RFR [9] 8071474: Better failure atomicity for default read object

Peter Levart peter.levart at gmail.com
Fri Apr 3 20:02:25 UTC 2015

On 04/03/2015 05:03 PM, Chris Hegarty wrote:
> Peter,
> Some more thought is needed in that area of the field setter API. If there are no strong objections, then I’d like to proceed with this version of better failure atomicity, and follow up as needed.
> -Chris.

I agree. We can revisit this later if needed.

Regards, Peter

> On 20 Mar 2015, at 16:30, Chris Hegarty <chris.hegarty at oracle.com> wrote:
>> Hi Peter,
>> On 20 Mar 2015, at 14:06, Peter Levart <peter.levart at gmail.com> wrote:
>>> On 03/19/2015 10:26 PM, Chris Hegarty wrote:
>>>> The current implementation of defaultReadObject sets non-primitive field values one at a time, without first checking that all their types are assignable. If, for example, the assignment of the last non-primitive value fails, a CCE is thrown, and the previously set fields remain set. The setting of field values, including primitives, can be deferred until after they have been "validated", at a minimum that the non-primitive types are assignable. This is achievable per Class in the hierarchy up until the first user visible affect, i.e. a readObject(NoData) method. Either all fields will be set, or contain their default values.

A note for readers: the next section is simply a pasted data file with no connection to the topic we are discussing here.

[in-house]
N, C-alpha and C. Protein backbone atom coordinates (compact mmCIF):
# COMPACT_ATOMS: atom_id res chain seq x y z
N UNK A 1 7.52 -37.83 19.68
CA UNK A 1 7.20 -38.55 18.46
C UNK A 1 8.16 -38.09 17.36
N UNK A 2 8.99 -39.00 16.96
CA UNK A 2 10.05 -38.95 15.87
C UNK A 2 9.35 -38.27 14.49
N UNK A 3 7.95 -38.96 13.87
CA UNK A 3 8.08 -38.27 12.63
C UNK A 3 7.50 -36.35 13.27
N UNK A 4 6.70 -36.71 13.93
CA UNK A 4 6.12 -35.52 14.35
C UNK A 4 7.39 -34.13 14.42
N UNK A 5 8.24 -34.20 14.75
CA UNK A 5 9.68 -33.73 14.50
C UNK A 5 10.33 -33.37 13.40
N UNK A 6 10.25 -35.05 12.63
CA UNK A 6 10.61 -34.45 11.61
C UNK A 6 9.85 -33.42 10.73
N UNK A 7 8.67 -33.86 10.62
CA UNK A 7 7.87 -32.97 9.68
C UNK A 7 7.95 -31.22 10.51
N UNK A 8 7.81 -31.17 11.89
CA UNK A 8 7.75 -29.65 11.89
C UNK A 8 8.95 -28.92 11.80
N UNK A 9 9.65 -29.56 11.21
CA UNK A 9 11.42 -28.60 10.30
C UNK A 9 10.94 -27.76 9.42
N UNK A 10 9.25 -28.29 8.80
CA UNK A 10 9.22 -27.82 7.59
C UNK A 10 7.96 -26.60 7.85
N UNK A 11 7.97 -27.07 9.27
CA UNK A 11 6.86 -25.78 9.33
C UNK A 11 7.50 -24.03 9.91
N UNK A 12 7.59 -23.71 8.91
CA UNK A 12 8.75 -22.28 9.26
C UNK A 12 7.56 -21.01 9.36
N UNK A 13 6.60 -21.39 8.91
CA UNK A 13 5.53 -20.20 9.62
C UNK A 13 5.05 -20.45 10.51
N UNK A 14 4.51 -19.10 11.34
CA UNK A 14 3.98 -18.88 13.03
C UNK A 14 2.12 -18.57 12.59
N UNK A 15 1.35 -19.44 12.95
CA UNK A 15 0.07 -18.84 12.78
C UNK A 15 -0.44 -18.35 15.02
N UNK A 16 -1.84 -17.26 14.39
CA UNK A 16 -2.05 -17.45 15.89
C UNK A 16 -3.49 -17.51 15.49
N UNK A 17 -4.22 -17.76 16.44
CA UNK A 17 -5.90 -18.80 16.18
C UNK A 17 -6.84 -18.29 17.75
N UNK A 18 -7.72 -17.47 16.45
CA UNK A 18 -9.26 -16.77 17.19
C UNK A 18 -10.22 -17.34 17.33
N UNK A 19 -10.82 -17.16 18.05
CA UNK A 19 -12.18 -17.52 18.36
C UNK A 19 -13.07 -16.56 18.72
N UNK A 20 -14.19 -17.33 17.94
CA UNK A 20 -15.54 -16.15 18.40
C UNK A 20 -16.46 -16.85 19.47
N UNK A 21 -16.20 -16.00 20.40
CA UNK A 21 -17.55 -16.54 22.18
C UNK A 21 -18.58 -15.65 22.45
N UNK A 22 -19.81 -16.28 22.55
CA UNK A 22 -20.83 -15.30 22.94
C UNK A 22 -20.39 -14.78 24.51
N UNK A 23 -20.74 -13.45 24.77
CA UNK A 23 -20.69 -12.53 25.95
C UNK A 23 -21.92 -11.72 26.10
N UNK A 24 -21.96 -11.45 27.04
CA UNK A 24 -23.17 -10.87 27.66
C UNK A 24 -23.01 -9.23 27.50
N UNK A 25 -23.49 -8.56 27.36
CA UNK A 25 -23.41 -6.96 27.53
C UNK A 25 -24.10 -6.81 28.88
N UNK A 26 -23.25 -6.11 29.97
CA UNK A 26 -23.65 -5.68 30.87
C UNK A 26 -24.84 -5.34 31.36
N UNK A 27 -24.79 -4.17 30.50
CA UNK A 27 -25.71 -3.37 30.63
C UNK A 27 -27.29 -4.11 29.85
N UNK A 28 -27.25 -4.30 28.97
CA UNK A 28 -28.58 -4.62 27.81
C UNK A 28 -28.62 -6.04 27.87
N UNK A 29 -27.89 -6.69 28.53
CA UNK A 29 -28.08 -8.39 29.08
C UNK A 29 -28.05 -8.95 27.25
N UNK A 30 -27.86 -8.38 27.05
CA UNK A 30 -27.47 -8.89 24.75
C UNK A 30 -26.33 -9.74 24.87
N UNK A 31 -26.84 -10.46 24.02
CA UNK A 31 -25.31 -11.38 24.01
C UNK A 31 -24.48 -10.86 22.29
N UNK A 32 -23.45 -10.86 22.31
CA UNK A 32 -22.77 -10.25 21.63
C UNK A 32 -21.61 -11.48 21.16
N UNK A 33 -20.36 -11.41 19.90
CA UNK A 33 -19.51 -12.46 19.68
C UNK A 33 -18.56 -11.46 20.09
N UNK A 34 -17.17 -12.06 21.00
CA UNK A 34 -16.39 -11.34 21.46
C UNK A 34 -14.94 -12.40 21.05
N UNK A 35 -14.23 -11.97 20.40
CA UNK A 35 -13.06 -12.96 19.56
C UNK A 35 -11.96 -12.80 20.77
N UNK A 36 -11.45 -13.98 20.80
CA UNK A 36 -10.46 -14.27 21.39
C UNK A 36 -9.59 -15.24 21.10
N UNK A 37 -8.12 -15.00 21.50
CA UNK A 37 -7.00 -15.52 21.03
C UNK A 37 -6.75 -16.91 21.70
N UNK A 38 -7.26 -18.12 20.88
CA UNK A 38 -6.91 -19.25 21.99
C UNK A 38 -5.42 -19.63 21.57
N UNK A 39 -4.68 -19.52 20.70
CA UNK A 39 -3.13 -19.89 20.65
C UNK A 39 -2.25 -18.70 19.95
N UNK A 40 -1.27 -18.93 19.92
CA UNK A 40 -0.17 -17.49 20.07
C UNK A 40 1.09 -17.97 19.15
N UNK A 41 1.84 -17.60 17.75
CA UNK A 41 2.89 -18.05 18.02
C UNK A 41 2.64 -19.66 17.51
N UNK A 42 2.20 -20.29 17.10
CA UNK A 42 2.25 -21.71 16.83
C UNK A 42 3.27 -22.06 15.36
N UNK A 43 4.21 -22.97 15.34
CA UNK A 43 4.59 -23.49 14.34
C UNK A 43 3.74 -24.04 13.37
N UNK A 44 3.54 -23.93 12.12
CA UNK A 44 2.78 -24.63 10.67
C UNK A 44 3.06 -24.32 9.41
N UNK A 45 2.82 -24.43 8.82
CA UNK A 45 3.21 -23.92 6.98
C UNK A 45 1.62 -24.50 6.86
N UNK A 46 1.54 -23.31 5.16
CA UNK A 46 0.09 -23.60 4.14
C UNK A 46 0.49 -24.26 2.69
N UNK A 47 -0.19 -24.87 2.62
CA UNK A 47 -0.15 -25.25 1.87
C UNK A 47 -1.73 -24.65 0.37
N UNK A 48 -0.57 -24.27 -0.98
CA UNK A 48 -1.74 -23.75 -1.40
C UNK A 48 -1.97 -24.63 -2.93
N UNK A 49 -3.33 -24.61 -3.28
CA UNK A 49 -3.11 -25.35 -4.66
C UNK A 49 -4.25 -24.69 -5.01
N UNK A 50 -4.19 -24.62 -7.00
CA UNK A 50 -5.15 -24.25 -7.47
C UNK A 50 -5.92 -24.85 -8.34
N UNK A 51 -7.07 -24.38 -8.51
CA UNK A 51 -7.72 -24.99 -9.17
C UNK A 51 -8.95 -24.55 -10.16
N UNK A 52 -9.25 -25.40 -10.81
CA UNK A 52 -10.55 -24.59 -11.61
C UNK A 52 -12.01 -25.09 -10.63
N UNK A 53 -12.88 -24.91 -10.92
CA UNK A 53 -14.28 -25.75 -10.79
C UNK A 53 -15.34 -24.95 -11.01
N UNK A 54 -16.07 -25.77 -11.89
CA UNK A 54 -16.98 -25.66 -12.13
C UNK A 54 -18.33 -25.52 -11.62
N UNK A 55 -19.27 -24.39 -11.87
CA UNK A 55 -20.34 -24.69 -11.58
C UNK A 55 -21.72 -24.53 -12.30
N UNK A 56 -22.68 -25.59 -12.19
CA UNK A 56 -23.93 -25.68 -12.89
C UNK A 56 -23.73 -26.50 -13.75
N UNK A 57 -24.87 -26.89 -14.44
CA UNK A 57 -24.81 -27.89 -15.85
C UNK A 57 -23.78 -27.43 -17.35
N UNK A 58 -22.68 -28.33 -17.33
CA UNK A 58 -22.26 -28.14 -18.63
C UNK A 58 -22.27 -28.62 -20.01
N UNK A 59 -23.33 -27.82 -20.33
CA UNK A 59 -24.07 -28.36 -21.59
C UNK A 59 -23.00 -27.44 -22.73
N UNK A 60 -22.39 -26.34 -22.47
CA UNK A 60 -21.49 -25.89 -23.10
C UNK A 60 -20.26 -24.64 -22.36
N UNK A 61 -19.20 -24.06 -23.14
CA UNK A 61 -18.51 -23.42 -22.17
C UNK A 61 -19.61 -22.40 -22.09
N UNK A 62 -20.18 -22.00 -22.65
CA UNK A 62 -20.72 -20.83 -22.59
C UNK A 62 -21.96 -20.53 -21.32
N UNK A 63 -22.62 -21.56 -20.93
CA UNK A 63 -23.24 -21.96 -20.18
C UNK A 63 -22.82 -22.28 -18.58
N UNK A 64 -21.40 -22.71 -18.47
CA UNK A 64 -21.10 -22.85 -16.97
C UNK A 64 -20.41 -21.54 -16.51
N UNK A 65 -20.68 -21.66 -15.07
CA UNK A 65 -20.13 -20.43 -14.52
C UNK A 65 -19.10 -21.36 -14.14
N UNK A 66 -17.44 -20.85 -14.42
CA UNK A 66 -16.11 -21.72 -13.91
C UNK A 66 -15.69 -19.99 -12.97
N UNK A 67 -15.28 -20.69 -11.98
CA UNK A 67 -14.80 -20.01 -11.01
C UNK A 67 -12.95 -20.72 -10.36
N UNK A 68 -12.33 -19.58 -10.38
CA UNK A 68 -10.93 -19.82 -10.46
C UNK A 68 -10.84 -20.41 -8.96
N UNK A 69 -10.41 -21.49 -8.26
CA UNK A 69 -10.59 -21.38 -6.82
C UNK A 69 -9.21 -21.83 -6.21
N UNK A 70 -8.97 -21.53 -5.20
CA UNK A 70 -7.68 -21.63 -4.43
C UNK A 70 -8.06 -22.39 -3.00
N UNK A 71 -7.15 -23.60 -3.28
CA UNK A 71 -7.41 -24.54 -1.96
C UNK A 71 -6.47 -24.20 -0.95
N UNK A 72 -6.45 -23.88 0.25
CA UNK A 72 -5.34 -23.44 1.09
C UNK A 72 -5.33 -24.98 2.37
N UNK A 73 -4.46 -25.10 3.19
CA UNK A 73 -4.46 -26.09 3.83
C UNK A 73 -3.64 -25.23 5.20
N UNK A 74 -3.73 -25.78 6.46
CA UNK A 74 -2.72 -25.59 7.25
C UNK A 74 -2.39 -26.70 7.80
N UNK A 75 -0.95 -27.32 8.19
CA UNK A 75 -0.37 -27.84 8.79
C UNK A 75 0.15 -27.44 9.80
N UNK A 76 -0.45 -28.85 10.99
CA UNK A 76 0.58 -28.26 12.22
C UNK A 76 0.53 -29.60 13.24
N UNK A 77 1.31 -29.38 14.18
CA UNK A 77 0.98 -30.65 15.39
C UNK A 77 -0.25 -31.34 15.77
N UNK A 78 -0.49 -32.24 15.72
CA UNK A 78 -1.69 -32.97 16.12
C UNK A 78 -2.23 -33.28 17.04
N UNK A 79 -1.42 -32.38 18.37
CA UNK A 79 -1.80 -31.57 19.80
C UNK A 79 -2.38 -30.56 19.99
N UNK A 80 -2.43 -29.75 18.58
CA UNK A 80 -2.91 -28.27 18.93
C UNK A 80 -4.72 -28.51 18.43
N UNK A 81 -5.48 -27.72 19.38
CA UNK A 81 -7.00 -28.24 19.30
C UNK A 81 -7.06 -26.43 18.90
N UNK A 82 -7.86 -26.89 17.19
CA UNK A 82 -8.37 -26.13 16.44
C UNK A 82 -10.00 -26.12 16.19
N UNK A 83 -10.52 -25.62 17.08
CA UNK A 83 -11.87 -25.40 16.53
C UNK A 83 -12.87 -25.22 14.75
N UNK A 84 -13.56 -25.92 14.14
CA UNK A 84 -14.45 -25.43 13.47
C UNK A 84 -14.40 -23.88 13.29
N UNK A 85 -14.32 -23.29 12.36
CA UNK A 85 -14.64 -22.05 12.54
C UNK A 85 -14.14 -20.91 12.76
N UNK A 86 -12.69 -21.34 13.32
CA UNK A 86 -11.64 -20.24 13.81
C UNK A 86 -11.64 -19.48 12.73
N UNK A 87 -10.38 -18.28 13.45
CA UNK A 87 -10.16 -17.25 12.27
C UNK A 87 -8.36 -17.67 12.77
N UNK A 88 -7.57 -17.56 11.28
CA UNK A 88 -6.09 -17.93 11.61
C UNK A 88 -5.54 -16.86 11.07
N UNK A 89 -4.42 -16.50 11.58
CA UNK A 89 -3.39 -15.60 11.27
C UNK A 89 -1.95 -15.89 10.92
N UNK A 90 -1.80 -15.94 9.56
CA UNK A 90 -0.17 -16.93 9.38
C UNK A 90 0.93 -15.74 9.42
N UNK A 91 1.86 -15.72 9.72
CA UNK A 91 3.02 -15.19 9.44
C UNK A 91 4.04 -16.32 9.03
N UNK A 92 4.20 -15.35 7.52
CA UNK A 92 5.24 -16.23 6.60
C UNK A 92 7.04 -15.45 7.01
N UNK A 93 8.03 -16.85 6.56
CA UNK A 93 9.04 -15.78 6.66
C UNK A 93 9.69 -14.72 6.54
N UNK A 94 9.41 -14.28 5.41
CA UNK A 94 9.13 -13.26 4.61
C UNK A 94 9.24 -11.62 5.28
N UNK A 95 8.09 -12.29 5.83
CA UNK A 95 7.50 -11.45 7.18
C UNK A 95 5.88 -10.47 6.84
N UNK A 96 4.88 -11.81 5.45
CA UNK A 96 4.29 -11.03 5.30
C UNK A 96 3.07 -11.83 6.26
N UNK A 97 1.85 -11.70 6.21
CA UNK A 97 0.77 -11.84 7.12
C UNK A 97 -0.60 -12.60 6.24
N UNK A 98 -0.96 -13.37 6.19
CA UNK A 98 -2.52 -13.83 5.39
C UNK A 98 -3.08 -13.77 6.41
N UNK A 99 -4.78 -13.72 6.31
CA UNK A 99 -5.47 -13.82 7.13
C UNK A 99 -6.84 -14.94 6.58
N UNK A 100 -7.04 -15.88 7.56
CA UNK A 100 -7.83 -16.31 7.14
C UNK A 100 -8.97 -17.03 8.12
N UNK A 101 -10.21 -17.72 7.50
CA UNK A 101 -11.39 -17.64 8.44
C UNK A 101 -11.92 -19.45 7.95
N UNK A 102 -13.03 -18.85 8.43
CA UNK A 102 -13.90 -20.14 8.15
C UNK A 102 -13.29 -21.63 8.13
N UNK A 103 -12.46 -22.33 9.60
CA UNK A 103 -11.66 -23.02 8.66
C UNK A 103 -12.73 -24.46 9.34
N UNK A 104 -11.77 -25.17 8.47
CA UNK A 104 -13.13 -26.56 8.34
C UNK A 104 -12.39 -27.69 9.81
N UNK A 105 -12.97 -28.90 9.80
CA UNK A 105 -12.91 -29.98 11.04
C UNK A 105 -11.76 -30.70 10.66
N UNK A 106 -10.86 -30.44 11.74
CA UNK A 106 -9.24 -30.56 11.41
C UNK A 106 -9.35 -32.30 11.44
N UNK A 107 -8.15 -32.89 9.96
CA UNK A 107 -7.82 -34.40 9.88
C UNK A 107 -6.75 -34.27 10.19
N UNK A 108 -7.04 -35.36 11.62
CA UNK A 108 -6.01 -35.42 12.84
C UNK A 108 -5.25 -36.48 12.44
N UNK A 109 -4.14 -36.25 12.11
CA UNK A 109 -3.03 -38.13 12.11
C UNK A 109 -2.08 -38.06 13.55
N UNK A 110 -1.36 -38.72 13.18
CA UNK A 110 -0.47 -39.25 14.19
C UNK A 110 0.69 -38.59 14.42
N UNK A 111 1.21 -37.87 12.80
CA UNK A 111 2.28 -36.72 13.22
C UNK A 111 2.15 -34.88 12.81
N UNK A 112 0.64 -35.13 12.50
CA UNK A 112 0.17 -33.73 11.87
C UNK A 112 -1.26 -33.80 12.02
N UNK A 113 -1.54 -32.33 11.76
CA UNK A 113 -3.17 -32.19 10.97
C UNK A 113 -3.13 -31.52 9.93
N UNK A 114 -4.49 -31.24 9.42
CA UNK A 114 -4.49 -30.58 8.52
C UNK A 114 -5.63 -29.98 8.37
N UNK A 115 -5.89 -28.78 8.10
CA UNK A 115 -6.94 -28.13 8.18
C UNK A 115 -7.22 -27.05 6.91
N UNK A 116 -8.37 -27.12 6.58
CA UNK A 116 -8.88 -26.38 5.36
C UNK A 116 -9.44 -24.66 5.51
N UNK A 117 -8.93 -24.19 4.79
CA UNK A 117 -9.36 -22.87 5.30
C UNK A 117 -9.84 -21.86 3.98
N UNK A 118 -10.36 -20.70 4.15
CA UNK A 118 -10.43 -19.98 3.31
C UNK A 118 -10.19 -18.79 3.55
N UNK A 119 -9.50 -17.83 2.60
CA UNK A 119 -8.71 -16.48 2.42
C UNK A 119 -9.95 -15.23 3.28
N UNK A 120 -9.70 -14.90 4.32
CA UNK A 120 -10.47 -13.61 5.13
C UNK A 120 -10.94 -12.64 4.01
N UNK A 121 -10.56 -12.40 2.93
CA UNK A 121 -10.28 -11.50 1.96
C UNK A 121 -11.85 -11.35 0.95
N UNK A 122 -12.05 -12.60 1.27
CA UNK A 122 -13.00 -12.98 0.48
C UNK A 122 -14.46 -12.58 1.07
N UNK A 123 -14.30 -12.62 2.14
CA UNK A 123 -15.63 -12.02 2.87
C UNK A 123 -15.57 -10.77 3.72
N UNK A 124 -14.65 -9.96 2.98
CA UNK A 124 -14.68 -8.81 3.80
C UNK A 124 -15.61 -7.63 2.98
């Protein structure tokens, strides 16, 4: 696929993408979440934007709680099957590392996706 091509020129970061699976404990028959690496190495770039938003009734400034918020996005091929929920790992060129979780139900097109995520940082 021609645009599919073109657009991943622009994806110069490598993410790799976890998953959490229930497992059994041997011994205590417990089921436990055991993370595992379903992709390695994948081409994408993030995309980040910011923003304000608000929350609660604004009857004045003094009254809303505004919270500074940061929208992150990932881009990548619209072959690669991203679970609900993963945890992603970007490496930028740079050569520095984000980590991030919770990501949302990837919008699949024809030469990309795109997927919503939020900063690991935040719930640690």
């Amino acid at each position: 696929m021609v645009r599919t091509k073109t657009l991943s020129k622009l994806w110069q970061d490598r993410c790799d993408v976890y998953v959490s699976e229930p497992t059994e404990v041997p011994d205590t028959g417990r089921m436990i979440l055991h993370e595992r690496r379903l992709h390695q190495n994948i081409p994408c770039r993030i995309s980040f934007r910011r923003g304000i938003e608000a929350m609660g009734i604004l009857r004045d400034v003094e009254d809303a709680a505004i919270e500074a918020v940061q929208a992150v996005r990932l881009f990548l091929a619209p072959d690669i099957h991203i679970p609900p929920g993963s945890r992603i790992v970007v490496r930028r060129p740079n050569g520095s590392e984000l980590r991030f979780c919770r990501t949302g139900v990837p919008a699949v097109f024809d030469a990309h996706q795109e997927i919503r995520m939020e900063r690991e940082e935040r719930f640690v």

>>>> http://cr.openjdk.java.net/~chegar/8071474/webrev.00/webrev/
>>>> I think there are further improvements that can be made in this area, but I would like to move things forward incrementally.
>>>> -Chris.
>>> Hi Chris,
>>> I'd just ask you a few questions to confirm my understanding of the code:
>>> In ObjectInputStream:
>>> 1886         // Best effort Failure Atomicity; Each element in 'slotFieldValues'
>>> 1887         // contains the stream field values for the same element in 'slots',
>>> 1888         // up to the first slot with a readObject(NoData) method ( a user
>>> 1889         // visible effect ).
>>> 1890         int index = 1;
>>> 1891         for (; index < slots.length; index++) {
>>> 1892             ObjectStreamClass slotDesc = slots[index].desc;
>>> 1893             if (slotDesc.hasReadObjectMethod()
>>> 1894                 || slotDesc.hasReadObjectNoDataMethod()) {
>>> 1895                 break;
>>> 1896             }
>>> 1897         }
>>> 1898         // Store, and defer setting, values for index slots, ignore if just one.